[In Hey, Dummy] Neil is at first both amused and repelled by the retarded boy who has moved into the neighborhood and is attending his school, but he soon begins to feel sympathy for Alan (the "Dummy" of the title) and to defend him when others tease him. And Alan responds, following Neil affectionately. Soon rejected by his other friends, worried by Alan's situation (autistic sister, withdrawn mother, father in an institution, home a shambles) and bitterly conscious of the harshness and hostility of his own parents, Neil is driven to run off with Alan. When they are caught, tension has pushed Neil to the breaking-point, and his sympathy for Alan results in his identifying with Alan. There has been, throughout the book, a train-of-consciousness reaction from the retarded Alan, and the startling ending has the same disjointed and monosyllabic speech (always italicized) only this time it is Neil. He has become a dummy, too. Not quite as effective as Platt's other study of a disturbed child (perhaps because the focus is broader here and therefore more diffuse) this is, nevertheless, a perceptive treatment of a child's sensitivity. Artistically it suffers somewhat because there is so little relief from the almost universal reactions of suspicion, intolerance, fear, and hostility on the parts of the adult characters.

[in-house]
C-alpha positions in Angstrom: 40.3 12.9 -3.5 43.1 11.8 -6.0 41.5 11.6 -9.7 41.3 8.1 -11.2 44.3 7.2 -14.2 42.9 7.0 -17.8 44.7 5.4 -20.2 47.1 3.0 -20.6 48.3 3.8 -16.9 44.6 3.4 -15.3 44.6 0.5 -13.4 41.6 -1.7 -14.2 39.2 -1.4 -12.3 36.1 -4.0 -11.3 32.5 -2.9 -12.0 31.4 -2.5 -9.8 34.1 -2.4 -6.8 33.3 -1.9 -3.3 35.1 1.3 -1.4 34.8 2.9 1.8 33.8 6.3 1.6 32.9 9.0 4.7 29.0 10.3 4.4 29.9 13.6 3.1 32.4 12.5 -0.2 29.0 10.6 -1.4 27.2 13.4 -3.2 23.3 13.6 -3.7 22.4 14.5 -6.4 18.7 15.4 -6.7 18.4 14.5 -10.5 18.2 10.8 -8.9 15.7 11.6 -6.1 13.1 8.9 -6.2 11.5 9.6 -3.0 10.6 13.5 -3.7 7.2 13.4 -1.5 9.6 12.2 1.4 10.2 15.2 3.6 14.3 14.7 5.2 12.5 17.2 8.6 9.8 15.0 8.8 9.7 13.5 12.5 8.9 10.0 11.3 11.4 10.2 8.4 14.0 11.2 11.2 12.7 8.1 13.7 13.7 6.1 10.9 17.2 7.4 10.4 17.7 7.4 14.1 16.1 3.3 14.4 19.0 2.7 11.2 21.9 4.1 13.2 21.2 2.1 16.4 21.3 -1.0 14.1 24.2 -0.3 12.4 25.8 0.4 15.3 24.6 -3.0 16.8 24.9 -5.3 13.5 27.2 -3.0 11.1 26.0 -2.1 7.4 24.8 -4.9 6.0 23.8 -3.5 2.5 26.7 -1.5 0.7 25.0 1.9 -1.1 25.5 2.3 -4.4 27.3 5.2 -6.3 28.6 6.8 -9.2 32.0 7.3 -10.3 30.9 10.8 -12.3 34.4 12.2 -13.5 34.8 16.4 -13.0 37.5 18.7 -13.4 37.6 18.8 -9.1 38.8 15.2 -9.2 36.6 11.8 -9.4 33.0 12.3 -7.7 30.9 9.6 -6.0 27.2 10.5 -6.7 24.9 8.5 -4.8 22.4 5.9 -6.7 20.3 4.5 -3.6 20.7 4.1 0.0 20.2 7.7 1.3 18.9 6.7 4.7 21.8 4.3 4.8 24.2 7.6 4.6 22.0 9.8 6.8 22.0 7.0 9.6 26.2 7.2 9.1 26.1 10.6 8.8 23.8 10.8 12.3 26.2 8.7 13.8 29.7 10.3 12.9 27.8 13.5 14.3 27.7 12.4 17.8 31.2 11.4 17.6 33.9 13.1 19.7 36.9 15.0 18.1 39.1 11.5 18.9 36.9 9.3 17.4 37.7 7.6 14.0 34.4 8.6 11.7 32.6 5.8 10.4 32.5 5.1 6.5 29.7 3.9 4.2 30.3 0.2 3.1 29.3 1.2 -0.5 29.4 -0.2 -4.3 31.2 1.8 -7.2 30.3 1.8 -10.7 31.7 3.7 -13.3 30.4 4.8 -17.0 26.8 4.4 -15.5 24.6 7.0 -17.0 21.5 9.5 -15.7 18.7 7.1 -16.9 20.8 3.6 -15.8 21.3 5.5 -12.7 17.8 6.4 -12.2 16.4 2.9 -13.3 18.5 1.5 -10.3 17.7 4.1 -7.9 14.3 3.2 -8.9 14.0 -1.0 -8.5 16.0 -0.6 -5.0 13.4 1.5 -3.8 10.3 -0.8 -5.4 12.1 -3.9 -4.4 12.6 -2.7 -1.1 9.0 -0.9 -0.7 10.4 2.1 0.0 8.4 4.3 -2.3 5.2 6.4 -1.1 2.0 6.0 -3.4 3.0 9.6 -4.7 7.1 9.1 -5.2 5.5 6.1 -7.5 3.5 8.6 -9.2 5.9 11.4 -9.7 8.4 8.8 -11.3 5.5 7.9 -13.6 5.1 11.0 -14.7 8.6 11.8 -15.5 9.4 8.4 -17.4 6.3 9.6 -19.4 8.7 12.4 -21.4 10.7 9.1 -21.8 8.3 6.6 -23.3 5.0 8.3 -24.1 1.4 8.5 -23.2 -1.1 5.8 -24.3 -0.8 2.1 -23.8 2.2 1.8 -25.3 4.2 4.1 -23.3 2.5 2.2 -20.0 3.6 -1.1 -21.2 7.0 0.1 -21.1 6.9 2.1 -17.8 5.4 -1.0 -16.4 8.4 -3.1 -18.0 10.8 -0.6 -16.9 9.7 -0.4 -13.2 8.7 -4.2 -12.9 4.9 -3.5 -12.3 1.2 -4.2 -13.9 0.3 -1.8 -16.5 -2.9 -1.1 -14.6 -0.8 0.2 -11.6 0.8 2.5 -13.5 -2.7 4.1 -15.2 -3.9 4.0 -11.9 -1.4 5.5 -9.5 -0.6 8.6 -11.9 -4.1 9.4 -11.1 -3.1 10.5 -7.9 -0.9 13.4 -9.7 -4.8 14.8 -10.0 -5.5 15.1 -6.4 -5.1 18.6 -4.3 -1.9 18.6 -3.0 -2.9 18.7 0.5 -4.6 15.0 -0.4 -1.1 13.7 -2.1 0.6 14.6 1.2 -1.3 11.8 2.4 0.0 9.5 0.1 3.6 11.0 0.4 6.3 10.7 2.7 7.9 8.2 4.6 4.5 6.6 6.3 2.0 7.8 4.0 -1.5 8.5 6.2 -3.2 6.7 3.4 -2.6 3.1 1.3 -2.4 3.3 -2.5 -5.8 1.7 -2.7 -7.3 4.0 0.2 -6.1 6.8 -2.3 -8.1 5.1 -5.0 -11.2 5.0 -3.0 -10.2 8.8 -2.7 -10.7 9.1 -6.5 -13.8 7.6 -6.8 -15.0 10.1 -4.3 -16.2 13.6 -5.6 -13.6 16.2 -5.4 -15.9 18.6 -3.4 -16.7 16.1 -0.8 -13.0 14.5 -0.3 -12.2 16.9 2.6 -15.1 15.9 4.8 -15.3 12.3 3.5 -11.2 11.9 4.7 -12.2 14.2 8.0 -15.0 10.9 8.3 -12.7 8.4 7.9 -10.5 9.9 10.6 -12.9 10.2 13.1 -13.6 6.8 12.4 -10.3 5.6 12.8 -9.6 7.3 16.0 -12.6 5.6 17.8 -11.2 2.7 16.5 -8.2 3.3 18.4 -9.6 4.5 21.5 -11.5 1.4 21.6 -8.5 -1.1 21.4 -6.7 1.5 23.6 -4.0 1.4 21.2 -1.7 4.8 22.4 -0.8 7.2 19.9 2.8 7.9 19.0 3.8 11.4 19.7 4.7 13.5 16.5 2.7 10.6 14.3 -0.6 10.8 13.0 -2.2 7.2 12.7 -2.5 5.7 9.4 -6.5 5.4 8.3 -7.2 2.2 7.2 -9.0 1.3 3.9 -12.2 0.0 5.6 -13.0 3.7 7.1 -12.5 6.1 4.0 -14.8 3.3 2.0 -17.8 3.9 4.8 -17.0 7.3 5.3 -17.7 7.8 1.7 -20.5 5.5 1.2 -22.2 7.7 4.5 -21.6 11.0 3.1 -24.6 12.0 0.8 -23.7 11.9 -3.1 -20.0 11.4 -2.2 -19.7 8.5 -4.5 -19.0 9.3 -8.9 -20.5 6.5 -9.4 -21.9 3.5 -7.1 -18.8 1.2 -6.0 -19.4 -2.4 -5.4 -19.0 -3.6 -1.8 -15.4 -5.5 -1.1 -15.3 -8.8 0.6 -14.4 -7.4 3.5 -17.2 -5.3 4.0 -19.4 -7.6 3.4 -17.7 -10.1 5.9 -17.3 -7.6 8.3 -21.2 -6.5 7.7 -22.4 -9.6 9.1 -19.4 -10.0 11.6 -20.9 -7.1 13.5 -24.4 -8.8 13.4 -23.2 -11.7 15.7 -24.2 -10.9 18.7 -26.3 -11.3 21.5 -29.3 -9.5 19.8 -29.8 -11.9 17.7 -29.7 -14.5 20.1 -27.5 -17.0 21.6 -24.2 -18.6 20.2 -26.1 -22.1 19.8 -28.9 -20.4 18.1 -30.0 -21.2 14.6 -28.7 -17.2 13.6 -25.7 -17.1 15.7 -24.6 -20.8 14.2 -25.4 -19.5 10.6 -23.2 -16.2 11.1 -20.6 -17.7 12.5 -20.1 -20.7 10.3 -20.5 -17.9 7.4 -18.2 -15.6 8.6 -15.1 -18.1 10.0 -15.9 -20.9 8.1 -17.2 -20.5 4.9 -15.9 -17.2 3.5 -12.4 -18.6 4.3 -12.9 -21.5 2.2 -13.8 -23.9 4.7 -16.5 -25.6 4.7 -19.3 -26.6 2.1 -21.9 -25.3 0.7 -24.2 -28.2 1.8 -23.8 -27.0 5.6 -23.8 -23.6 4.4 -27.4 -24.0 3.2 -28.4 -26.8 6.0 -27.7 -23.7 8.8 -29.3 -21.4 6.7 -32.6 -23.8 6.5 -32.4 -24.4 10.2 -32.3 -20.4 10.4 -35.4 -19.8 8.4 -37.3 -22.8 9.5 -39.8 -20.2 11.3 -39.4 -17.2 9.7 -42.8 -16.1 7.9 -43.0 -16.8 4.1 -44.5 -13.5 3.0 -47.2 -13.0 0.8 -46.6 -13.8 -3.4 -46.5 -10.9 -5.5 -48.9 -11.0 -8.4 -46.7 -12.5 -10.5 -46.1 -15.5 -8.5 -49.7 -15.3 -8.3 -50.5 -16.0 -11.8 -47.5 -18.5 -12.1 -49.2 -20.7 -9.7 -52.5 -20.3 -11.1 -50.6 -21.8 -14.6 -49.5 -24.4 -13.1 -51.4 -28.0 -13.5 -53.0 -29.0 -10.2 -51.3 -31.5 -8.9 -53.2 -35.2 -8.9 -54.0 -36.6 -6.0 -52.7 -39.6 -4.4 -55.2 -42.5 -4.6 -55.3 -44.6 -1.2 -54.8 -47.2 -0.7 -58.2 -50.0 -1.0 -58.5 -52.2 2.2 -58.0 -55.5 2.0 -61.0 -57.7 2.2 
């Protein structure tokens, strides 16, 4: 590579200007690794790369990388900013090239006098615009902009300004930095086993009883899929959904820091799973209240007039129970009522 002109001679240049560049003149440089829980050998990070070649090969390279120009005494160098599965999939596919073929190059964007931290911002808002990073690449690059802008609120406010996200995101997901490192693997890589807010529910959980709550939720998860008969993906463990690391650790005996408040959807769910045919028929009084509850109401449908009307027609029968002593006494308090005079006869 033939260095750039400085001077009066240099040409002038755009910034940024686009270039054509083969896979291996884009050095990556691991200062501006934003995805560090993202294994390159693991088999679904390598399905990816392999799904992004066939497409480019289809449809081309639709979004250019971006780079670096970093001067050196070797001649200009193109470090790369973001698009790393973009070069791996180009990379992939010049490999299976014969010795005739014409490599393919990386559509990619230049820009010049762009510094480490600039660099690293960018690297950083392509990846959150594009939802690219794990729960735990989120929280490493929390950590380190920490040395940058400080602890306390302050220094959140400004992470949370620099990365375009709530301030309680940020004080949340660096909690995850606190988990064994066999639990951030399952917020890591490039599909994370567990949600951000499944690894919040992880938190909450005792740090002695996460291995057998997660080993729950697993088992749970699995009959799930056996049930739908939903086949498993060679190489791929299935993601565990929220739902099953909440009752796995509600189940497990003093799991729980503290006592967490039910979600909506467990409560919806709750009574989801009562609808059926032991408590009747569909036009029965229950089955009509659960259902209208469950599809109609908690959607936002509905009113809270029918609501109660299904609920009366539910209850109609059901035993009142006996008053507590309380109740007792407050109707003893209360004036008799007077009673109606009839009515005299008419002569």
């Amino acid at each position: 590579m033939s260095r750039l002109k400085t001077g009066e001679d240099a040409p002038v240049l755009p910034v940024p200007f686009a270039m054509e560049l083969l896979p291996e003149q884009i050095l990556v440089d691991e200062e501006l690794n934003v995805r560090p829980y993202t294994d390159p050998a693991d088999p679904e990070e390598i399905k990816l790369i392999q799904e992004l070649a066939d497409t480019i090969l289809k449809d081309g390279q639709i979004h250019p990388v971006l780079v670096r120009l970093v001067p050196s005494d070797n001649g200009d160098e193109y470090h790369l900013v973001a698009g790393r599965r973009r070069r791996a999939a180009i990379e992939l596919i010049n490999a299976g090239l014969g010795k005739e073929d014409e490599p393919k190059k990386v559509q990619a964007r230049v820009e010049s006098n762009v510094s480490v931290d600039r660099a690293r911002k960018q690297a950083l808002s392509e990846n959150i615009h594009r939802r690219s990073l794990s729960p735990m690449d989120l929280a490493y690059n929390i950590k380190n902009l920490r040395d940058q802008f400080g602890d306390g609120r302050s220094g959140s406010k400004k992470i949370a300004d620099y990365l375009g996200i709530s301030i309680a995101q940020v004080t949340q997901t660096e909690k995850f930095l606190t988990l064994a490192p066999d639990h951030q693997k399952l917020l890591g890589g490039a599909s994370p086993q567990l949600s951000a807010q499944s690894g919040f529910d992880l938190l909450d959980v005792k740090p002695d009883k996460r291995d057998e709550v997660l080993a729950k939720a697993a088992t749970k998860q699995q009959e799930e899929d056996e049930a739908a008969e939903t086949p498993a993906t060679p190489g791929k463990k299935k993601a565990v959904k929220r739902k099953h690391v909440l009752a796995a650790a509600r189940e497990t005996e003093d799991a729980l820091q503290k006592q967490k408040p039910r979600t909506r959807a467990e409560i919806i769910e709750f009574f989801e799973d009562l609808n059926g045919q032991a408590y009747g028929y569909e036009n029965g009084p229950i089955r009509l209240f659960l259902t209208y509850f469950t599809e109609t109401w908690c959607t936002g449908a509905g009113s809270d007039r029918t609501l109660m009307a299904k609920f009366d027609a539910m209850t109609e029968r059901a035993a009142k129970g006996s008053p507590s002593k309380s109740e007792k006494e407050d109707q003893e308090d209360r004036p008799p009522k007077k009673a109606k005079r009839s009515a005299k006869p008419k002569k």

Zena Sutherland, in her review of "Hey, Dummy," in Bulletin of the Center for Children's Books (reprinted by permission of The University of Chicago Press; © 1972 by The University of Chicago), Vol. 25, No. 10, June, 1972, p. 162.